Building from the Ground Up
Courtesy of Boston
Jon Crandall caught the entrepreneurial bug early on. The seeds of Crandall’s Peabody-based grounds management company, JC Landscaping, were planted about 14 years ago, when at the age of 16, he began providing lawn service in his neighborhood. He’d always enjoyed the outdoors and being creative, but he was also looking to help supplement his family’s income. He started the business with about US$500 in savings and a couple of pieces of used equipment from a family friend.
Crandall kept the business going, even as he held another job at a grocery store, worked for another landscaper and attended Salem State College. While there, he studied political science— knowing, he now admits, that he probably wouldn’t actually enter the field when he graduated in 2003. Instead, he chose to continue to nurture the business he had started in his teens.
“There is something to be said about owning your experiences, whether good or bad, and I think as an entrepreneur you are clearly able to do that,” said Crandall, 30.
The business has since blossomed into an operation that serves commercial and residential customers throughout eastern Massachusetts, USA. JC Landscaping occupies approximately 8,600 square feet of space in his town of Peabody. It employs 15 full-time employees and as many as 100 during the snow and ice season. The company’s revenue has climbed from approximately US$1.4 million in 2008 to US$1.8 million in 2009 and projections of US$2.1 million for 2010.
And while he got his start primarily providing residential landscape service, Crandall, who said he loved the sight of snowplows rolling down his street as a child, is deriving more of his revenue from snow and ice management for commercial accounts these days.
“The level of complexity has forced us to change, and the growth in revenue has forced us to come out of our comfort zone,” said Crandall.
Part of Crandall’s growth as an entrepreneur has come from aligning himself with outside resources. These include the Boston chapter of the Entrepreneurs’ Organization (EO), with which he’s been involved for a number of years. Crandall said he’s also received valuable training in goal-setting as a client of Strategic Coach, a Toronto-based organization, for the past couple of years.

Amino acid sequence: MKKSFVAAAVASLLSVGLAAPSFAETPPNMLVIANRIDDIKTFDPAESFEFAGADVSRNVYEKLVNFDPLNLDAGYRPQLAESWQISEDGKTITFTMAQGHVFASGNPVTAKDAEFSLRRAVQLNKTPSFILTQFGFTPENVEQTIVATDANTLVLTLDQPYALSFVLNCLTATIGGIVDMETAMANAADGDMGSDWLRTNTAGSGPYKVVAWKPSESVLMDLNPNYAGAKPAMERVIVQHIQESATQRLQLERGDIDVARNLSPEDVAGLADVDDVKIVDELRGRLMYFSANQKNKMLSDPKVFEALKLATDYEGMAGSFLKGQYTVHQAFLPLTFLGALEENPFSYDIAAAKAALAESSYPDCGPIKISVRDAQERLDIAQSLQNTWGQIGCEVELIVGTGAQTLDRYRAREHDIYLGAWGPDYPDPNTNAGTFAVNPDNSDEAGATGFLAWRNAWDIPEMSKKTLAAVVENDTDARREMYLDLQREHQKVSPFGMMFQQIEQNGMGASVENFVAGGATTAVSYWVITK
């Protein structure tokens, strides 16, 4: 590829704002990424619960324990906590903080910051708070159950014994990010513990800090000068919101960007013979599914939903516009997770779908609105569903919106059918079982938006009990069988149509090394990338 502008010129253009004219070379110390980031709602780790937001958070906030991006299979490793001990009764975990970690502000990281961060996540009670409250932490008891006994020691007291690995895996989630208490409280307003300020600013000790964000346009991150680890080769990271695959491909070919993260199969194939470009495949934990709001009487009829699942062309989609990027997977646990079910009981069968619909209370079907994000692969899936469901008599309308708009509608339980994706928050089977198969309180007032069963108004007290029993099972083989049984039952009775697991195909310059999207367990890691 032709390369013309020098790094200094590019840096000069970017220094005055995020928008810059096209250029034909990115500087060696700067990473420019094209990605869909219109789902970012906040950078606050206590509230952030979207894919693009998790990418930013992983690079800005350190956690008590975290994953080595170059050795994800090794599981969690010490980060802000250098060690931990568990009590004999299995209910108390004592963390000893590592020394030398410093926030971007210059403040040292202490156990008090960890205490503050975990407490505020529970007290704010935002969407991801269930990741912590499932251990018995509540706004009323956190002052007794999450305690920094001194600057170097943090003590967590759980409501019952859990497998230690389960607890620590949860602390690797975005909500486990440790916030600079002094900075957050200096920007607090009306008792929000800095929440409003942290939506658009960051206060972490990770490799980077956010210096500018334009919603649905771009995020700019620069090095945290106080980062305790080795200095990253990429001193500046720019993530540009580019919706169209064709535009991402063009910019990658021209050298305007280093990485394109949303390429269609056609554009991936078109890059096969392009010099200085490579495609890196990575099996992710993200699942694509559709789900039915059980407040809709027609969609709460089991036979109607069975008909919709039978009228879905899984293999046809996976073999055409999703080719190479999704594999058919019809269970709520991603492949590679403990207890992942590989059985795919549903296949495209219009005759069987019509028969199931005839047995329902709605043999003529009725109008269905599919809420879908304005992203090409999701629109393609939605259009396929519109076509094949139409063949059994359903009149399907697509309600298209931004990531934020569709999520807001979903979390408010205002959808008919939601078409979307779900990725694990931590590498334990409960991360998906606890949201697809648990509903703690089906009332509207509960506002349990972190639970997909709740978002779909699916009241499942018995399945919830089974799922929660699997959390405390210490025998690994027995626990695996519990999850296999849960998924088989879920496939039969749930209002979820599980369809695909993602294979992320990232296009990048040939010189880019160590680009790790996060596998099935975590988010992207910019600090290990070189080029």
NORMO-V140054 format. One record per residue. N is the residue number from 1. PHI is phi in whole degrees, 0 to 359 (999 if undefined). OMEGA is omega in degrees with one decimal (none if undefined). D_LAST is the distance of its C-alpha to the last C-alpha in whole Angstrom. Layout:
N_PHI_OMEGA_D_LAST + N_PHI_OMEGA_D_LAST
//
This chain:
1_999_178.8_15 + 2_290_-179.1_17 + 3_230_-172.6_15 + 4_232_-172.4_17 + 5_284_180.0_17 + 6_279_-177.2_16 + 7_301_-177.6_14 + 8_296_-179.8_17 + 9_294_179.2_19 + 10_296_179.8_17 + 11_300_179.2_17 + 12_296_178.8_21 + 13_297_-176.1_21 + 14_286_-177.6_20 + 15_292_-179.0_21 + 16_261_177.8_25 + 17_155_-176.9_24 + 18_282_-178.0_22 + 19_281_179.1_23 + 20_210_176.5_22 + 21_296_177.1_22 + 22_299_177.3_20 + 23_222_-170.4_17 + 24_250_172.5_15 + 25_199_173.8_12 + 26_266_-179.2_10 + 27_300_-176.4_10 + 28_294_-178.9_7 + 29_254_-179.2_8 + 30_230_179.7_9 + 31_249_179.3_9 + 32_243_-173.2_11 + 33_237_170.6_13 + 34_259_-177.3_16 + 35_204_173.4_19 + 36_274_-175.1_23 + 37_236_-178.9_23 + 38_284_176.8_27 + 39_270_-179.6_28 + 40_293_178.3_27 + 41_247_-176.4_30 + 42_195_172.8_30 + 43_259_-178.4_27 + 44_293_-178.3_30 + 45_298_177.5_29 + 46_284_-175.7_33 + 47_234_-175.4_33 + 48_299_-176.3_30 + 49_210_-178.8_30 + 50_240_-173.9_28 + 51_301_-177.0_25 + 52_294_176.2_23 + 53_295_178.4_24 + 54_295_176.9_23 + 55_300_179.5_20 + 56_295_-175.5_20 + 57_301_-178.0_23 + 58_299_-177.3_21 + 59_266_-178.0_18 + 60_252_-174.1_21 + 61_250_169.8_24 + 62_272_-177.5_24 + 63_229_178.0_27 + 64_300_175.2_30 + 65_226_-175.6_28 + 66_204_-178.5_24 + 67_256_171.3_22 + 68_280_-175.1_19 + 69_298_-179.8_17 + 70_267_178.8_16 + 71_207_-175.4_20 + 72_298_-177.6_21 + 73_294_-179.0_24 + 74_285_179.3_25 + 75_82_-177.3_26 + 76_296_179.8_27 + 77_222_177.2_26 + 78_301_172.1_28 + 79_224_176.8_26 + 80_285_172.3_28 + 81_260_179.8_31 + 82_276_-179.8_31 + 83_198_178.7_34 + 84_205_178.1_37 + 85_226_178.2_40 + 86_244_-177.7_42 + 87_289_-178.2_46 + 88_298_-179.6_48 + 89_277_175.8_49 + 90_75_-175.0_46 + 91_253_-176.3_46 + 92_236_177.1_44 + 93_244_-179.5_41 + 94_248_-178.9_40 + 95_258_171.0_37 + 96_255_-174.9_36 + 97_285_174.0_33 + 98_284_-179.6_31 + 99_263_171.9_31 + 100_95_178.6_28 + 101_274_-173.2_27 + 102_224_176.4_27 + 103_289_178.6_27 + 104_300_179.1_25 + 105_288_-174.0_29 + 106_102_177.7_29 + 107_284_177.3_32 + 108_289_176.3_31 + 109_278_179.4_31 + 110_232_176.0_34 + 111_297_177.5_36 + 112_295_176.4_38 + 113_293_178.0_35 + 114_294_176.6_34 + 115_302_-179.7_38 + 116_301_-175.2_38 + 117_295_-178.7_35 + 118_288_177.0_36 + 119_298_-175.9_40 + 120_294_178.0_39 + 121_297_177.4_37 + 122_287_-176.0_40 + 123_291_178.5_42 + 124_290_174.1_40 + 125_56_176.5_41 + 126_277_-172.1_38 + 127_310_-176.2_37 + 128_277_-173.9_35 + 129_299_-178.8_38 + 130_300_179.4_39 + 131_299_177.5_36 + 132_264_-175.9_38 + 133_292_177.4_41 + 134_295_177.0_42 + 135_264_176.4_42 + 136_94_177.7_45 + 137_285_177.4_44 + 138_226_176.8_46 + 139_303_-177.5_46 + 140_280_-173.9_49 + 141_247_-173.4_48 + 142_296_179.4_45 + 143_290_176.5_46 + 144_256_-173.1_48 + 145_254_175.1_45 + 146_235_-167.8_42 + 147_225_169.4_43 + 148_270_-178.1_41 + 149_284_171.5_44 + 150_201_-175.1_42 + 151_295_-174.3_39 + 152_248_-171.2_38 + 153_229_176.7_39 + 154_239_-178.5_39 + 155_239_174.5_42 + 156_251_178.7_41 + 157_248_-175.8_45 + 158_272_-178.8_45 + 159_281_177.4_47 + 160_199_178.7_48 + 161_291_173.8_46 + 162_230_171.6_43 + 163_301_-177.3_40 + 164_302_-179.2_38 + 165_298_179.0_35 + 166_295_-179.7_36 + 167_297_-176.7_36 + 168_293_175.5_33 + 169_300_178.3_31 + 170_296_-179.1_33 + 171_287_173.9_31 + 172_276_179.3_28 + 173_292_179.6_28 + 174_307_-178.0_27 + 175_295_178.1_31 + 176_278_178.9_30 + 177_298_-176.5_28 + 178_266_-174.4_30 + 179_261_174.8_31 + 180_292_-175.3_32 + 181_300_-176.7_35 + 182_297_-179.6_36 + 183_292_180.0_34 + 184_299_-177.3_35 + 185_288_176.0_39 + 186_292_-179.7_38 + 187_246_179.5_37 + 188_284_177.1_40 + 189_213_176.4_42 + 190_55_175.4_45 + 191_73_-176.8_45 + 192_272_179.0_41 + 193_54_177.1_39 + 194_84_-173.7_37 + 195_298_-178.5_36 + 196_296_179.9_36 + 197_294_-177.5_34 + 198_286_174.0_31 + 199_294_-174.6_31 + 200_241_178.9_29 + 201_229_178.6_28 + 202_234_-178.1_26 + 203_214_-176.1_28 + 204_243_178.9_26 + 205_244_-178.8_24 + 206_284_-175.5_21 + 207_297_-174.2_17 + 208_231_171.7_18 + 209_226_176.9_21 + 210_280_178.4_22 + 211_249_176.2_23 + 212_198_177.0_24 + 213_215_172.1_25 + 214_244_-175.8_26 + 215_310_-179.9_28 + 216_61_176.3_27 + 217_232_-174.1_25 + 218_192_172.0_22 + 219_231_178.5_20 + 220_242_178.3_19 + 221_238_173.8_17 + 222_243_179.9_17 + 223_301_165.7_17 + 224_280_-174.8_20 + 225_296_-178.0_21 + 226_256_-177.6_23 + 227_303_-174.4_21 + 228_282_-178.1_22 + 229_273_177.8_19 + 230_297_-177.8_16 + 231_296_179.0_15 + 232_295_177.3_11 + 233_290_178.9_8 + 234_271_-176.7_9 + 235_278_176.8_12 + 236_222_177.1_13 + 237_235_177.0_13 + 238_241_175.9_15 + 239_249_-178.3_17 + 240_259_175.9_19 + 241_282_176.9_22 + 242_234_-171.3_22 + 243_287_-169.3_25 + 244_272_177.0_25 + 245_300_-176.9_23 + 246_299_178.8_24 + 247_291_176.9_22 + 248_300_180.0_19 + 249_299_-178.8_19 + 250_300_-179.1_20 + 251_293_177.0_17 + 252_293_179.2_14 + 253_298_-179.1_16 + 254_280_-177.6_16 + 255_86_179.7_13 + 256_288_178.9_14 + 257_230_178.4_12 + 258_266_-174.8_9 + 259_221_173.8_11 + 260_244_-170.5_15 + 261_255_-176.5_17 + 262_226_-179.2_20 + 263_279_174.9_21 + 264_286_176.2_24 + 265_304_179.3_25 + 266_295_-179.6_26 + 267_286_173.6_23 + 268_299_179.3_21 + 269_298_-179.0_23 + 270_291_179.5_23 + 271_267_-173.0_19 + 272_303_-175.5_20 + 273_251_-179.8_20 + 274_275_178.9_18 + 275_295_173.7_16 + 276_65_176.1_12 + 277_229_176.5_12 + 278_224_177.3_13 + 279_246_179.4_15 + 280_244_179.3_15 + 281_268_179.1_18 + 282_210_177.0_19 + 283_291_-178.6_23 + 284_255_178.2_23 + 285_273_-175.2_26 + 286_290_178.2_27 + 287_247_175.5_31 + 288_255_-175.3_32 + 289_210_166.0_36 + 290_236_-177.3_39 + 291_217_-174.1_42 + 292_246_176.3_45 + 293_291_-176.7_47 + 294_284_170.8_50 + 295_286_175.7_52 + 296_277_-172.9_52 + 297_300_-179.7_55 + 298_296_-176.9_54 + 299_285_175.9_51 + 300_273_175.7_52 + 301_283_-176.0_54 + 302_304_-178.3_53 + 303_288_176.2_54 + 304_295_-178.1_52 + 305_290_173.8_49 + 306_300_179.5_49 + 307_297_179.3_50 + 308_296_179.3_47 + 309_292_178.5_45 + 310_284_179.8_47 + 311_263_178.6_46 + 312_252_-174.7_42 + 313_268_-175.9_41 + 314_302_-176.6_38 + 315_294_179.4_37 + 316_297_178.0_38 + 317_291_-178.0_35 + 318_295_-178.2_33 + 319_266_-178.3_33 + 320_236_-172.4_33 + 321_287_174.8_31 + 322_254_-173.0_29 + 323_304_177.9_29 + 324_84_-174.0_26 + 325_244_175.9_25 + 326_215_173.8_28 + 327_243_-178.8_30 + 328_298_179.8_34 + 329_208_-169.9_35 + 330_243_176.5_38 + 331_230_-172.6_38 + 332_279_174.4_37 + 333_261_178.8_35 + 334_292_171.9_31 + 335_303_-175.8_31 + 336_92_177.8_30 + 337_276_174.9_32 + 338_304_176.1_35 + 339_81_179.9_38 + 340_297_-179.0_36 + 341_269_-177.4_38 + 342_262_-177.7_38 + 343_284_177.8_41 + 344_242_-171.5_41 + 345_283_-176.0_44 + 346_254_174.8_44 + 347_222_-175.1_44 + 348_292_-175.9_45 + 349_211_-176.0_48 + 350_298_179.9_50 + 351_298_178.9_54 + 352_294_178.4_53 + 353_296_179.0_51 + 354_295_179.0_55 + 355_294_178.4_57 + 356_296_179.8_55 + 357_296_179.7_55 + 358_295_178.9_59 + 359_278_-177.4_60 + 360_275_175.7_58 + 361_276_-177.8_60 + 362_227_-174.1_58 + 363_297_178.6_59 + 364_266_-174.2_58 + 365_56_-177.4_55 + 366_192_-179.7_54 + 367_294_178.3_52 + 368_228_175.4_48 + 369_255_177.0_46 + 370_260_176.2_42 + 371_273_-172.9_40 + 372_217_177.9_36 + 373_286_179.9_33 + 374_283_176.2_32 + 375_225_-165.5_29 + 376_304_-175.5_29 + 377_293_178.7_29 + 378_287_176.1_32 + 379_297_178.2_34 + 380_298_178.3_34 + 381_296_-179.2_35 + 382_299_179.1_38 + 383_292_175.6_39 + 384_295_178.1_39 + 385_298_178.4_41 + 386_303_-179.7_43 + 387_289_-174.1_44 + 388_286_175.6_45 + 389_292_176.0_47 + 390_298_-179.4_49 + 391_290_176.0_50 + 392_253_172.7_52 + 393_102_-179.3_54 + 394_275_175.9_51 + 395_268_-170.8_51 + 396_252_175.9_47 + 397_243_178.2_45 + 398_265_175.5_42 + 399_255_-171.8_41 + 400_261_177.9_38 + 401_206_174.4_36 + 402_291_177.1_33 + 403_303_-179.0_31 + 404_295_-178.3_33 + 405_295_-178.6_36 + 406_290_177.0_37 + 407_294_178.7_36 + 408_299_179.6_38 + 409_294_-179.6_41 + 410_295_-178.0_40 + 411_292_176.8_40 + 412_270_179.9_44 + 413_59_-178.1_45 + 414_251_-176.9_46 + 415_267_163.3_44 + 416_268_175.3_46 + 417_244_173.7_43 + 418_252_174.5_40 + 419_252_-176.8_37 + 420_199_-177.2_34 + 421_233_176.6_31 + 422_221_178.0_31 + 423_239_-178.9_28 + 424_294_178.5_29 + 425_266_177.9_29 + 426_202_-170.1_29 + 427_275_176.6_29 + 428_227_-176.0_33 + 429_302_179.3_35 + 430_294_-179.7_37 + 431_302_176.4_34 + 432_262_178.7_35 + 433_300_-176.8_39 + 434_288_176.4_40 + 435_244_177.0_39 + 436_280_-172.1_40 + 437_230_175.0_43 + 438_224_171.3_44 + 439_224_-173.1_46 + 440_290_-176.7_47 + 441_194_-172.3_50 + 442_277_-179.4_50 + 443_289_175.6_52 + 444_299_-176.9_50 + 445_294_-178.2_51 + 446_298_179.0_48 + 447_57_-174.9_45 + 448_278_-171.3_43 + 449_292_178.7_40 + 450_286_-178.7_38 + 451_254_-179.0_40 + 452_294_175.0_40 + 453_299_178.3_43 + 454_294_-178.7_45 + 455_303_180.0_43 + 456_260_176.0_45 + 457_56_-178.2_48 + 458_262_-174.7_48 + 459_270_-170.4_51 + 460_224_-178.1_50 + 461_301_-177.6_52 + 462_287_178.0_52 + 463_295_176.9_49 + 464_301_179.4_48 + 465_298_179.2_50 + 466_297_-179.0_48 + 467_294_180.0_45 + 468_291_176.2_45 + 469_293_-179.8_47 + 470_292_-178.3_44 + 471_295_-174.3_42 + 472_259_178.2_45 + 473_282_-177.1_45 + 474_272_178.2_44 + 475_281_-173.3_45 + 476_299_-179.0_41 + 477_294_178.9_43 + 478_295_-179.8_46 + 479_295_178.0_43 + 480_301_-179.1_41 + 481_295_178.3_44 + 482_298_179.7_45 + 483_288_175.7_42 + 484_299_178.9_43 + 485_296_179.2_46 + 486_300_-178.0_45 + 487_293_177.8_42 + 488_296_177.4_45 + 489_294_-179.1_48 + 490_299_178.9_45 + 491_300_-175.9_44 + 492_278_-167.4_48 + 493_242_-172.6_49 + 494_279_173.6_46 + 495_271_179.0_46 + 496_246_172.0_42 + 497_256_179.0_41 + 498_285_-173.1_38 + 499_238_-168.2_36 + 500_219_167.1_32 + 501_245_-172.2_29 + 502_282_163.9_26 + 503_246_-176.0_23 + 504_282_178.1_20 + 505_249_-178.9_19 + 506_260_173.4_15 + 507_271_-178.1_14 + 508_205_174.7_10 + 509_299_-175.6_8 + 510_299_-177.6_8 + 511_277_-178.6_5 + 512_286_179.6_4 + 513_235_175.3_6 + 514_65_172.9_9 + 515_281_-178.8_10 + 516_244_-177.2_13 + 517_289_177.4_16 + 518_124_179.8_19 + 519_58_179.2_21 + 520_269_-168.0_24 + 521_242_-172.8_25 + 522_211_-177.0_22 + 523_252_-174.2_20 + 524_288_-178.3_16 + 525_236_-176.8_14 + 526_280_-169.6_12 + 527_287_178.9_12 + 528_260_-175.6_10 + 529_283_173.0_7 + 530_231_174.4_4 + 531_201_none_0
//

One tangible result of these relationships is that his company has focused on attracting more of what he refers to as “A” customers and staff— those who share the company’s culture and values, Crandall said.
“Those values include trustworthiness, dependability and a sense of urgency,” he explained.
Crandall added this focus has helped the company better pinpoint the customers it wants to service and to market strategically to them. Client Jeff Grayson, administration manager at Costco Wholesale Corp., whose location JC Landscaping services, said he’s been impressed by the company’s professionalism.
“They approach this as a craft, and not just throwing down mulch or plowing snow,” he said. “We have a property that is well-maintained and looks good.”
A major shift has also occurred within JC Landscaping’s business model over the last several years. Since its inception, the company had often acted as a subcontractor to companies looking for snow-removal service. And Crandall observed that many of his competitors were supplementing their winter income the same way.
Crandall subsequently launched a snow and ice management division around 2003. Today, JC Landscaping is doing 50 percent of its sales during four winter months.
“The business has changed from a landscape company offering snow and ice service to a snow and ice company offering landscape services,” said Crandall.
The company now services about 45 commercial accounts for snow and ice management, in addition to the 60 to 70 residential accounts for which the company provides landscape services. Crandall has reinvested in the snow and ice division by spending on average from US$100,000 to US$200,000 annually to replace and add new equipment.
He’s also engaging the services of Weather Works, a New Jersey-based company, which Crandall said provides him with customized daily meteorological reports that he can forward to his customers, and which also gives him continual access to a live meteorologist.
“Jon is very driven. I like how he took the seasonality out of his business,” said James Kaloutas, president of Kaloutas Painting, who introduced Crandall to EO Boston and has served as a mentor. “He’s also smart about looking at his customer base to see who’s going to be a good fit. And, he goes the extra mile for them.”
Like many owners of growing small businesses, Crandall said concerns about cash flow “is what has kept me up at night in the past.” To help fuel the company’s continued growth, he secured a US$250,000 loan about a year and a half ago.
Over the past year, Crandall has also brought in an outsourced controller, EO Atlanta member Greg Crabtree of Crabtree, Rowe & Berger, to help him better manage the company’s increasingly complex financials.
“It’s on my mind constantly— how are we going to build our team up?” said Crandall. “I think we can ramp up our sales even more once the economy turns around. And I want to be positioned perfectly when it does.”